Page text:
The state should articulate that ineffective classroom performance is grounds for dismissal and ensure that the process for terminating ineffective teachers is expedient and fair to all parties. This goal remains unchanged in 2021.
Link to ineffectiveness: Florida ensures that teacher ineffectiveness is grounds for dismissal. All new teachers are placed on annual contracts, and the state requires that such contracts are not renewed if a teacher's performance is unsatisfactory. An annual contract may not be awarded if the teacher has received "two consecutive annual performance evaluation ratings of unsatisfactory, two annual performance ratings of unsatisfactory within a three-year period, or three consecutive annual performance evaluation ratings of needs improvement or a combination of needs improvement and unsatisfactory."
Due process distinction: Florida distinguishes between the due process rights of teachers dismissed for ineffective performance as determined by annual performance evaluations and those facing other charges commonly associated with license revocation such as a felony and/or morality violations.
Appeals process: Florida teachers dismissed for "just cause," which includes "immorality, misconduct in office, incompetency, gross insubordination, willful neglect of duty, and being convicted or found guilty of, or entering a plea of guilty to, regardless of adjudication of guilt, any crime involving moral turpitude" are entitled to more than one appeal. After receiving written notice of dismissal, the teacher may file an appeal with the district school board within 15 days. The hearing on the appeal must then take place within 60 days. A teacher then has 30 days to appeal the district school board's decision for judicial review.
In contrast, a teacher may contest his or her dismissal based on a performance evaluation rating by requesting a hearing with the district school board, and that hearing must take place within 60 days. The district school board's decision is final.
Florida Statutes Title XLVIII, Chapter 1012.33 (3), 1012.34 (4); Title X, Chapter 120.68
Due to Florida's strong policies in this area, no recommendations are provided.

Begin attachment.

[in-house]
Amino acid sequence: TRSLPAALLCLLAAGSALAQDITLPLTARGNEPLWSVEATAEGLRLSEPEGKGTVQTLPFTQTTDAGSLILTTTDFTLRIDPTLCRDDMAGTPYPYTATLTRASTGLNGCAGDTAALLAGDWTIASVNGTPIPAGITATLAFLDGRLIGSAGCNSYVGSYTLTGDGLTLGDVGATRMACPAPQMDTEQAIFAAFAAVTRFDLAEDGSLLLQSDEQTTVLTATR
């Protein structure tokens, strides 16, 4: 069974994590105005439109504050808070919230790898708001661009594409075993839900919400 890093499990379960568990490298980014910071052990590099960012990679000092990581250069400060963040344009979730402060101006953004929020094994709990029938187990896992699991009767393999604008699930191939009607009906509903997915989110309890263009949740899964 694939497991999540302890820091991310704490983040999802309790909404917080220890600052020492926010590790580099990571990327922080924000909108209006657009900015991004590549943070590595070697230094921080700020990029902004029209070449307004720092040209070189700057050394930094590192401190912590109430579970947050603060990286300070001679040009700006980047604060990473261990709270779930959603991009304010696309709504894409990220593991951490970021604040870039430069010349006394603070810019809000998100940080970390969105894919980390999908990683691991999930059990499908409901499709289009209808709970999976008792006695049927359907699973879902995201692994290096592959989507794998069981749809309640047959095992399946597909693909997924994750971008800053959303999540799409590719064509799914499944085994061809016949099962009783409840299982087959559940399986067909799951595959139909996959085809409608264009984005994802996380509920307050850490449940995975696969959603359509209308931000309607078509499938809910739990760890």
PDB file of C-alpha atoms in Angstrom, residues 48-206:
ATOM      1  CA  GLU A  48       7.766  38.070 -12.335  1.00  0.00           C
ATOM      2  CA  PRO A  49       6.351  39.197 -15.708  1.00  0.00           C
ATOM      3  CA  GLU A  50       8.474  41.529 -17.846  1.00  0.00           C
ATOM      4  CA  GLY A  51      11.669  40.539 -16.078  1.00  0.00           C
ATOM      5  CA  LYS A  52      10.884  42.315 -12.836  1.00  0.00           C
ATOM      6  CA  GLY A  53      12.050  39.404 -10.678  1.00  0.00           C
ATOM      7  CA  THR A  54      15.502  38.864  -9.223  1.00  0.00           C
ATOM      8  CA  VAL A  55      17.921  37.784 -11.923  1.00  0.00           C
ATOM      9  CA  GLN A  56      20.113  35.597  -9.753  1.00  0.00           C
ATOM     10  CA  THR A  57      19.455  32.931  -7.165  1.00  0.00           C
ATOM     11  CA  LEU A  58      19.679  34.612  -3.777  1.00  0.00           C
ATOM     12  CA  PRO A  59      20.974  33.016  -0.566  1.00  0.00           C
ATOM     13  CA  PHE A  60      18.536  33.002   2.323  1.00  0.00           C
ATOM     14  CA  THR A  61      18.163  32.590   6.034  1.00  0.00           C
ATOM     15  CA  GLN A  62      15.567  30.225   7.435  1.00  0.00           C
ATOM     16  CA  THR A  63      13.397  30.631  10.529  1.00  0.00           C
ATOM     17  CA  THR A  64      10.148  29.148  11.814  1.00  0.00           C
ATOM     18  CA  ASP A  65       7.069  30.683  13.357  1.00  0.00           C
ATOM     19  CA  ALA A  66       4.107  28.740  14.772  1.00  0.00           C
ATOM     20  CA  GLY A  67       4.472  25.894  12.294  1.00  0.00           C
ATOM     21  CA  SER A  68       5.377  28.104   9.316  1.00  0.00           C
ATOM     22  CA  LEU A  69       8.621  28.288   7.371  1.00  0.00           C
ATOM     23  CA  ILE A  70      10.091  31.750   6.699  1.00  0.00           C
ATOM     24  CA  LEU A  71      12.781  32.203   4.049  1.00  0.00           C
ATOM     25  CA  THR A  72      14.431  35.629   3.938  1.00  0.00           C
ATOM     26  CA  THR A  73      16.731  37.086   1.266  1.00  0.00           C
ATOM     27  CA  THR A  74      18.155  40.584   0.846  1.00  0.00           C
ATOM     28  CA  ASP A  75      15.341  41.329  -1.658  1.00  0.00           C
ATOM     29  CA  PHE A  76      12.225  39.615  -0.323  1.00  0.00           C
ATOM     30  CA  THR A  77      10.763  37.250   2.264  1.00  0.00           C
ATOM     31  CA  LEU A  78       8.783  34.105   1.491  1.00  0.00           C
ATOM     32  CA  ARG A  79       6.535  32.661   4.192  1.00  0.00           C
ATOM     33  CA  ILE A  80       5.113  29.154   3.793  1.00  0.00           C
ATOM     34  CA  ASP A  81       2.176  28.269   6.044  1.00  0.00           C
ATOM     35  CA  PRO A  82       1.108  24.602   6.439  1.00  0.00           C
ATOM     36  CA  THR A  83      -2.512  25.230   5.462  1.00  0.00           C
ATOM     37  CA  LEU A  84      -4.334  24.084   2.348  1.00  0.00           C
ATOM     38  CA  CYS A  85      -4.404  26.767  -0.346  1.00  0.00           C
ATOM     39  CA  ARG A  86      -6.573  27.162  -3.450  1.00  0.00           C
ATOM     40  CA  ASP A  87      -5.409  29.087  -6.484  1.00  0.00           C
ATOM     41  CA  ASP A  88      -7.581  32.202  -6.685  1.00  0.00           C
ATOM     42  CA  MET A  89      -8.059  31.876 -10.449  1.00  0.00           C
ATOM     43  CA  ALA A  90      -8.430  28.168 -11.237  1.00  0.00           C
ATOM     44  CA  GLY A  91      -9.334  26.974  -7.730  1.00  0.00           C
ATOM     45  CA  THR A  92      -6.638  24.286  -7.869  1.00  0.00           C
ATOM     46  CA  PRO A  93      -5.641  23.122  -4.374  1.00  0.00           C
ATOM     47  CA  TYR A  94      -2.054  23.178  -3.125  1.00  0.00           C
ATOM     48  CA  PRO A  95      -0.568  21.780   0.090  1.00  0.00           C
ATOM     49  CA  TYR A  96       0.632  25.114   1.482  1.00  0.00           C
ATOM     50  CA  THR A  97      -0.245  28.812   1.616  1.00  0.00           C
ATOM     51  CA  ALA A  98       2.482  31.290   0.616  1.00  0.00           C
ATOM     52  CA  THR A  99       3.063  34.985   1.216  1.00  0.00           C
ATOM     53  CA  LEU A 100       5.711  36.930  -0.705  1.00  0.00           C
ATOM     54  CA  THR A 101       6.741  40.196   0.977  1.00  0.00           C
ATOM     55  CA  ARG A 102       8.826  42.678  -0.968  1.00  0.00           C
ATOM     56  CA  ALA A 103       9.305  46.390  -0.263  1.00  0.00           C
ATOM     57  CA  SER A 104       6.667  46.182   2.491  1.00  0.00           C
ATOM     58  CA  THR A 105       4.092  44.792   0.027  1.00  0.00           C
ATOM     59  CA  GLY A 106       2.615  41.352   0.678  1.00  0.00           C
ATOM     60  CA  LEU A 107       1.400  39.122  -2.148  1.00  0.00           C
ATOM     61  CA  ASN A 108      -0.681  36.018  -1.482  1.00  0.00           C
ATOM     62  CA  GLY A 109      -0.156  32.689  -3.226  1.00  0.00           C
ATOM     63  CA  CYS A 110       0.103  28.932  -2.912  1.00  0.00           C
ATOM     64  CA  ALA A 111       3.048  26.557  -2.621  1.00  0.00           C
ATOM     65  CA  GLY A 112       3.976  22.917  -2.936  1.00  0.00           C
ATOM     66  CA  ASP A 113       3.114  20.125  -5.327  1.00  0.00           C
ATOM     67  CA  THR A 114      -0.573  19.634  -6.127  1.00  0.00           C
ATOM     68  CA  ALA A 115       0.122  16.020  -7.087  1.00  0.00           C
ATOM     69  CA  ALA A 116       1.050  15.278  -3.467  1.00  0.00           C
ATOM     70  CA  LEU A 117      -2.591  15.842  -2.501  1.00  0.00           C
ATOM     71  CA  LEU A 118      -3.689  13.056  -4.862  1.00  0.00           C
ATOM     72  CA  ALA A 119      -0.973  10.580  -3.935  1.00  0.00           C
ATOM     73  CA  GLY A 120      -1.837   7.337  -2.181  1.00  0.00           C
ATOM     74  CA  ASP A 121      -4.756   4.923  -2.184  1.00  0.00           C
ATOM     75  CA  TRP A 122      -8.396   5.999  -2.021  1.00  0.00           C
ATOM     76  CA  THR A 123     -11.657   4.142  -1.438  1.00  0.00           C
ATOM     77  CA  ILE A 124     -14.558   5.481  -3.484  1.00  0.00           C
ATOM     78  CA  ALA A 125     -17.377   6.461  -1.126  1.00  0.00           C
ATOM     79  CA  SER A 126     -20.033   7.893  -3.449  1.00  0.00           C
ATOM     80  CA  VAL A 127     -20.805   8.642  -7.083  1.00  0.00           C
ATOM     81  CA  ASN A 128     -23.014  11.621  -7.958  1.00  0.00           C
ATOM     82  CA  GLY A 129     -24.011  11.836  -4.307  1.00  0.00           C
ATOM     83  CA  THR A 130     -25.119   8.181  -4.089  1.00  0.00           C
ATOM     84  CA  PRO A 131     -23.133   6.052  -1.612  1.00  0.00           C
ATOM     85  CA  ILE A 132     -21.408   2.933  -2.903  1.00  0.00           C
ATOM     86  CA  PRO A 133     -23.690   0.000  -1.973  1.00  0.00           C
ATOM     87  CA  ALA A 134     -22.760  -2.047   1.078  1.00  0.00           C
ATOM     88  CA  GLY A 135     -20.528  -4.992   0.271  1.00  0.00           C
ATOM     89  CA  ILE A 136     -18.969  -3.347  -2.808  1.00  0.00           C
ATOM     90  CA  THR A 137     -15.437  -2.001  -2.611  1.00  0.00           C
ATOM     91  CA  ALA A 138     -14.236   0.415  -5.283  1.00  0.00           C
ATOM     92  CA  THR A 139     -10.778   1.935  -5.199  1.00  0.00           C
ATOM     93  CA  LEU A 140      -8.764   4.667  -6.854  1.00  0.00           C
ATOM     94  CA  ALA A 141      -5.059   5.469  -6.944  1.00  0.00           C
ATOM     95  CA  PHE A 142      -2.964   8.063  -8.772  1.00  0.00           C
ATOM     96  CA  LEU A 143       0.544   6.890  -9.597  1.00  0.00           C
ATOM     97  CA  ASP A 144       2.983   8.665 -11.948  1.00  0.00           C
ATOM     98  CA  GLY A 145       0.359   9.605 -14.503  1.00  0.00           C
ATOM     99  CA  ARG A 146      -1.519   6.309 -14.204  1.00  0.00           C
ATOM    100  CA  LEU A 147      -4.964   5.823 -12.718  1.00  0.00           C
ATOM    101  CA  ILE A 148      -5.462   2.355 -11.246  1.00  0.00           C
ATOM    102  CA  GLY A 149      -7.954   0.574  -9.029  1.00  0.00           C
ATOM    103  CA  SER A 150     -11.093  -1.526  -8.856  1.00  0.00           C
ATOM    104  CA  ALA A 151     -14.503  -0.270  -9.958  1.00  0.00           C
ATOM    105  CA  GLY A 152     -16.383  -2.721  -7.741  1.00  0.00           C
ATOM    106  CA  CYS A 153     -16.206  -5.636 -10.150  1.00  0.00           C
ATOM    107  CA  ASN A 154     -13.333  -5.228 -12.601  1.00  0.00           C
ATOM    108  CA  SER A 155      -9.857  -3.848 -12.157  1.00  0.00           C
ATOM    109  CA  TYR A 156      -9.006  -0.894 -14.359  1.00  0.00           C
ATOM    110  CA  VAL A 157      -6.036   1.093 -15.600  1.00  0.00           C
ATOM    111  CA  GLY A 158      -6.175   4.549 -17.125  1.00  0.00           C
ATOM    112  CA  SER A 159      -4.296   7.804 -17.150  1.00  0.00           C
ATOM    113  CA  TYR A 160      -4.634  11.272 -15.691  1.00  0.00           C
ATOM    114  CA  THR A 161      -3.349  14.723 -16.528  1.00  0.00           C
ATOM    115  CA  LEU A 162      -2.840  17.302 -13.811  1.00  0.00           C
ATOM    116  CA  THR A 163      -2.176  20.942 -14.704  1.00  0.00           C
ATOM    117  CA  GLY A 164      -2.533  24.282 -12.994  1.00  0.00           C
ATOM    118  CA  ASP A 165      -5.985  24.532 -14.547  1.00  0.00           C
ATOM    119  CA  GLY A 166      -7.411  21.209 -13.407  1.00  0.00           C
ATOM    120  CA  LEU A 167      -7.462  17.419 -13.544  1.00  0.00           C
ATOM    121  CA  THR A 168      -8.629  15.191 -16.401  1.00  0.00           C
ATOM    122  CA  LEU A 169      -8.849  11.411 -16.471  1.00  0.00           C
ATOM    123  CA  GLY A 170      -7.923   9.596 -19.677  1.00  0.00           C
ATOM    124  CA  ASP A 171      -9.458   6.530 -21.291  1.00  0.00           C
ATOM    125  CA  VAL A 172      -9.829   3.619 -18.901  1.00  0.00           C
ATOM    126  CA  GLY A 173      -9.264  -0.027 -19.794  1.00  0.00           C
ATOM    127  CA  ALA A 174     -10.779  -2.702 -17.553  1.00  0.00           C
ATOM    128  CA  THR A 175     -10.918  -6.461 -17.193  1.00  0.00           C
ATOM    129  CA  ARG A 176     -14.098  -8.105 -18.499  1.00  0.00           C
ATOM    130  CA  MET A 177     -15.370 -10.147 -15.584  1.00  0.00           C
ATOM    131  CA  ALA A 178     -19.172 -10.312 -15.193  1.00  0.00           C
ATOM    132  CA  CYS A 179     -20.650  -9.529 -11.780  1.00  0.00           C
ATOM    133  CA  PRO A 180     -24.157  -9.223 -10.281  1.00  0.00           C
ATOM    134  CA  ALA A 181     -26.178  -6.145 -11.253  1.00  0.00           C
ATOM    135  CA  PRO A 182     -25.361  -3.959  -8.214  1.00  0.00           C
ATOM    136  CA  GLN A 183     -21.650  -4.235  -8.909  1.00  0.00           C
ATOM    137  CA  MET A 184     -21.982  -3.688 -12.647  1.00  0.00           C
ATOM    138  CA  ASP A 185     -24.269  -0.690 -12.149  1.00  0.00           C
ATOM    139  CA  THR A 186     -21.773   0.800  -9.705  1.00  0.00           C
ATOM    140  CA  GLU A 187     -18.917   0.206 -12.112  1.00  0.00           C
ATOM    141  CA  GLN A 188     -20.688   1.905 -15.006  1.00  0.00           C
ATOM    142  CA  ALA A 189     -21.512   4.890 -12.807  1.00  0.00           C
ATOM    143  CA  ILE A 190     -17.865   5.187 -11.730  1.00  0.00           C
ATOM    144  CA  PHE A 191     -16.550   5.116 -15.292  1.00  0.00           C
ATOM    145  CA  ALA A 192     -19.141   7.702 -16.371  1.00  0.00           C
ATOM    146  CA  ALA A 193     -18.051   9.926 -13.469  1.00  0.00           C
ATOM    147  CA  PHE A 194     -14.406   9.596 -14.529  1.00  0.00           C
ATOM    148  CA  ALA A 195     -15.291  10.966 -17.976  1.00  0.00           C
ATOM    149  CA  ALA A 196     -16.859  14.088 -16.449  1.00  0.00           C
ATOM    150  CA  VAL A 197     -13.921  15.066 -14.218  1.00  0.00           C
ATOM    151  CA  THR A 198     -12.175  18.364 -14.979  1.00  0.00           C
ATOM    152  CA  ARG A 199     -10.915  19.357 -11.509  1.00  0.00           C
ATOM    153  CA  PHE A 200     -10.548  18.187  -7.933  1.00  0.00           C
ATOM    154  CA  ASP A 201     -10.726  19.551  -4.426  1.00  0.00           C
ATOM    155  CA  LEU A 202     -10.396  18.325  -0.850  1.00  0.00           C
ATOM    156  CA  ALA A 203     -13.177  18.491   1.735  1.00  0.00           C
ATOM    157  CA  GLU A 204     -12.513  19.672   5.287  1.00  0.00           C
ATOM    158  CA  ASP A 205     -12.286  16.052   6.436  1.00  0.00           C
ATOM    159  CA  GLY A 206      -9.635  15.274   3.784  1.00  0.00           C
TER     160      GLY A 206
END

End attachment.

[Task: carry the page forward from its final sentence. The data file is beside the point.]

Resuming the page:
Florida recognized the factual accuracy of this analysis.
States need to be explicit that teacher ineffectiveness is grounds for dismissal.
Most states have laws on their books that address teacher dismissal; however, until recently these laws were much more likely to consider criminal and moral violations than performance. While many states have amended their dismissal policy to be more explicit about classroom ineffectiveness, some still retain euphemistic terms such as "incompetency," "inefficiency," or "incapacity." These terms are ambiguous at best and may be interpreted as concerning dereliction of duty rather than ineffectiveness. Without laws that clearly state that teacher ineffectiveness is grounds for dismissal, districts may feel they lack the legal basis for terminating consistently poor performers.
Due process must be efficient and expedited. Non-probationary teachers who are dismissed for any grounds, including ineffectiveness, are entitled to due process. However, due process rights that allow for multiple levels of appeal are not fair to teachers, districts and especially students. All parties have a right to have disputes settled quickly. Cases that drag on for years drain resources from school districts and create a disincentive for districts to attempt to terminate teachers for poor performance. Teachers are not well served by such processes either, as they are entitled to final resolution quickly.
Decisions about teachers should be made by those with educational expertise.
Multiple levels of appeal almost invariably involve courts or arbitrators who lack educational expertise. It is not in students' best interest to have the evidence of teachers' effectiveness evaluated by those who are not educators. A teacher's opportunity to appeal should occur at the district level and involve only those with educational expertise. This can be done in a manner that is fair to all parties by including retired teachers or other knowledgeable individuals who are not current district employees.